Trump's Trip a Disaster for Transatlantic Relations

Donald Trump manufactures enemies and unfriends allies like it’s his job.

His first trip abroad to the Middle East and Europe could have been a success, could have given him at least a temporary reprieve here at home as his poll numbers continue to slide. He skated through okay in the Middle East, as I wrote last week, one of the toughest places in the entire world to get good reviews. For the European leg of his trip, all he had to do was reassure our friends that the Transatlantic alliance is as robust as ever while refraining from doing or saying anything stupid. He botched it, though, in the one part of the world after Canada and Australia that’s supposed to be easy.

In his speech at the NATO headquarters, rather than calming nerves and reaffirming the mutual defense commitment in Article 5 where an attack on one member state is considered an attack against all, he hectored Europeans for not paying their fair share of defense expenditures.

It’s true that most NATO members don’t spend the suggested two percent of GDP on defense, but 22 of them pledged to increase spending over time until they reach or exceed that two percent threshold. They did this years ago, when Barack Obama was president.

Somebody should have told him.

He rudely shoved Montenegro’s Prime Minister Dusko Markovic on camera like a schoolyard bully. (The video must be seen to be believed.) In Sicily, while other heads of state walked to a plaza for a group photo, Trump refused to walk with them and waited for a golf cart driver to give him a ride, suggesting that Hillary Clinton may have more stamina after all.

“The Germans are bad, very bad,” he reportedly said at a European Union meeting in Brussels. “See the millions of cars they are selling in the U.S.? Terrible. We will stop this.”

His staff quibbled with the report, but this week he trolled Germany using similar language on his Twitter account. “We have a MASSIVE trade deficit with Germany,” he tweeted on Tuesday, “plus they pay FAR LESS than they should on NATO & military. Very bad for U.S. This will change.”


First of all, the United States does not have a trade deficit with Germany. The United States trades with the European Union as a bloc, not with individual nations in particular.

Second, trade deficits, as Adam Smith Institute scholar Tim Worstall explains in Forbes, don’t matter in the slightest. “Trade deficits themselves don't matter and bilateral deficits matter even less than that. Thus the idea that the United States buys more from Germany than that country buys from the United States is simply a matter of no import at all.”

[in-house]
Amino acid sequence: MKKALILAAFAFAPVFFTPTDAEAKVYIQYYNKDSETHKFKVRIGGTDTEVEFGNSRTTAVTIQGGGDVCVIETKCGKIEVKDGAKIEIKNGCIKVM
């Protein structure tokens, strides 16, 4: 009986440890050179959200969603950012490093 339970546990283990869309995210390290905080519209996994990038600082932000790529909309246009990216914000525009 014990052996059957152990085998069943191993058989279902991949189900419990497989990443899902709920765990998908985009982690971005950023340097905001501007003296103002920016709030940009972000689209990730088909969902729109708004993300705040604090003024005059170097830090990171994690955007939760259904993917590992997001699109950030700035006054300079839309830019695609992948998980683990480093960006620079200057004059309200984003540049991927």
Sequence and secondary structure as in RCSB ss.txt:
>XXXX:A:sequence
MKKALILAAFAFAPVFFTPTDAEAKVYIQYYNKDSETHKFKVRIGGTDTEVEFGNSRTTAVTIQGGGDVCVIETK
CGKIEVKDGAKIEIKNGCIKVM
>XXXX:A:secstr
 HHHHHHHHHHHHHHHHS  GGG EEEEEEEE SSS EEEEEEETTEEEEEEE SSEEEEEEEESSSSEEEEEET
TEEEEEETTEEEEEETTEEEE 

The president of the United States is badgering Germany for no reason other than the fact that he doesn’t know what’s actually happening or how the world works. (He did the same thing to Canada last month.)

“When it comes to diplomacy,” a State Department official said to the Daily Beast, “President Trump is a drunk tourist.” And “President Trump,” writes Kori Schake in The American Interest, “acts as though boorish behavior has no consequences, as though other countries have no choice but to comply with American demands.”

Other countries do have a choice, though, and apparently unlike the American president, they know it.

The new French president Emmanuel Macron went out of his way to snub him and warmly greet German Chancellor Angela Merkel instead. Merkel, for her part, went farther and warned her constituents that Transatlanticism is on the decline now. The days when Europe can count on others are "over to a certain extent,” she said at a rally in Munich. “This is what I have experienced in the last few days."

“Trump must have said some outrageous things behind closed doors for the cautious Markel to make this statement,” former US Ambassador to Russia Michael McFaul tweeted on Sunday.

Donald Trump is his own worst enemy. He picks one unnecessary fight after another, not just with his Democratic opposition, which is par for the course in domestic politics, but also with members of his own party, American intelligence agencies, journalists, former American presidents, and our closest friends and allies.

Every one of his self-made enemies is capable of fighting back—the intelligence agencies with leaks, journalists with negative press coverage, members of Congress with investigations and (perhaps later) with articles of impeachment. There’s no telling what European heads of state are going to do, but we’ll find out soon enough.

A lot of us on this side of the Atlantic have been concerned about Europe’s own populist demagogues—Marine Le Pen in France, Geert Wilders in the Netherlands, Nigel Farage in Britain and Norbert Hofer in Austria. Rather than putting these folks in the saddle, Europeans might instead elect a batch of leaders that, with the exception of Serbian war criminal Slobodan Milosevic, are more aggressively anti-American than anyone on the continent since World War II.

Barely four months into his presidency, Donald Trump is flitting from one self-made crisis to another. When a real crisis hits—one that isn’t of his own making and one that none of us can see coming—America First could curdle into America Alone.  

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